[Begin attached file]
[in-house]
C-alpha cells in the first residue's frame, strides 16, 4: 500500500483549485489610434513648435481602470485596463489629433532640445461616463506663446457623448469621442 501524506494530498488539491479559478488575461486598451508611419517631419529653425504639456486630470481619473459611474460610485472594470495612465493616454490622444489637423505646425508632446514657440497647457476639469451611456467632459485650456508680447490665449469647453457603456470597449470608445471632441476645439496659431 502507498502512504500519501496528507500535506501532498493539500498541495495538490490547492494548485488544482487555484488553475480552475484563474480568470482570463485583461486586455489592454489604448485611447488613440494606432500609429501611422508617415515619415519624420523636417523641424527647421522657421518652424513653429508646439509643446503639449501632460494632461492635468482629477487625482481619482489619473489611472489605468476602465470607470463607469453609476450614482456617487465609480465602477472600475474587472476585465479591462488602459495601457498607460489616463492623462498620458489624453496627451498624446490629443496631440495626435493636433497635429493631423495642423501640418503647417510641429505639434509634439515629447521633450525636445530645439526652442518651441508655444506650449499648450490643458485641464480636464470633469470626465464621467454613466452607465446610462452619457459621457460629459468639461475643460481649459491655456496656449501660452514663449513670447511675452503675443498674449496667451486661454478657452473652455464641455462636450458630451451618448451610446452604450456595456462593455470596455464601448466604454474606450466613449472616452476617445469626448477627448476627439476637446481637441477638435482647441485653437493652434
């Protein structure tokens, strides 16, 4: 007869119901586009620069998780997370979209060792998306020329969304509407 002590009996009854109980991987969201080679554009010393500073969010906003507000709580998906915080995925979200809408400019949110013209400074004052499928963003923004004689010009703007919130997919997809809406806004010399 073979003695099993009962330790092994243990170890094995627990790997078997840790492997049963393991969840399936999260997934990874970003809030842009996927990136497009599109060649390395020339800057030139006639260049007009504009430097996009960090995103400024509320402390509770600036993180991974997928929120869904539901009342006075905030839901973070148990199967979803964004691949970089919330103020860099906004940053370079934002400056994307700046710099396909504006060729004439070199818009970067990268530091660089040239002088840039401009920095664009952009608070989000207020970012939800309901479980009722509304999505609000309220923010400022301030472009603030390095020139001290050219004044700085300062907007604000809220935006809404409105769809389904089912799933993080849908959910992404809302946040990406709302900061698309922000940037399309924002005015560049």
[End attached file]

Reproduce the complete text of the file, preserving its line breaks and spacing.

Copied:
[in-house]
C-alpha cells in the first residue's frame, strides 16, 4: 500500500483549485489610434513648435481602470485596463489629433532640445461616463506663446457623448469621442 501524506494530498488539491479559478488575461486598451508611419517631419529653425504639456486630470481619473459611474460610485472594470495612465493616454490622444489637423505646425508632446514657440497647457476639469451611456467632459485650456508680447490665449469647453457603456470597449470608445471632441476645439496659431 502507498502512504500519501496528507500535506501532498493539500498541495495538490490547492494548485488544482487555484488553475480552475484563474480568470482570463485583461486586455489592454489604448485611447488613440494606432500609429501611422508617415515619415519624420523636417523641424527647421522657421518652424513653429508646439509643446503639449501632460494632461492635468482629477487625482481619482489619473489611472489605468476602465470607470463607469453609476450614482456617487465609480465602477472600475474587472476585465479591462488602459495601457498607460489616463492623462498620458489624453496627451498624446490629443496631440495626435493636433497635429493631423495642423501640418503647417510641429505639434509634439515629447521633450525636445530645439526652442518651441508655444506650449499648450490643458485641464480636464470633469470626465464621467454613466452607465446610462452619457459621457460629459468639461475643460481649459491655456496656449501660452514663449513670447511675452503675443498674449496667451486661454478657452473652455464641455462636450458630451451618448451610446452604450456595456462593455470596455464601448466604454474606450466613449472616452476617445469626448477627448476627439476637446481637441477638435482647441485653437493652434
């Protein structure tokens, strides 16, 4: 007869119901586009620069998780997370979209060792998306020329969304509407 002590009996009854109980991987969201080679554009010393500073969010906003507000709580998906915080995925979200809408400019949110013209400074004052499928963003923004004689010009703007919130997919997809809406806004010399 073979003695099993009962330790092994243990170890094995627990790997078997840790492997049963393991969840399936999260997934990874970003809030842009996927990136497009599109060649390395020339800057030139006639260049007009504009430097996009960090995103400024509320402390509770600036993180991974997928929120869904539901009342006075905030839901973070148990199967979803964004691949970089919330103020860099906004940053370079934002400056994307700046710099396909504006060729004439070199818009970067990268530091660089040239002088840039401009920095664009952009608070989000207020970012939800309901479980009722509304999505609000309220923010400022301030472009603030390095020139001290050219004044700085300062907007604000809220935006809404409105769809389904089912799933993080849908959910992404809302946040990406709302900061698309922000940037399309924002005015560049």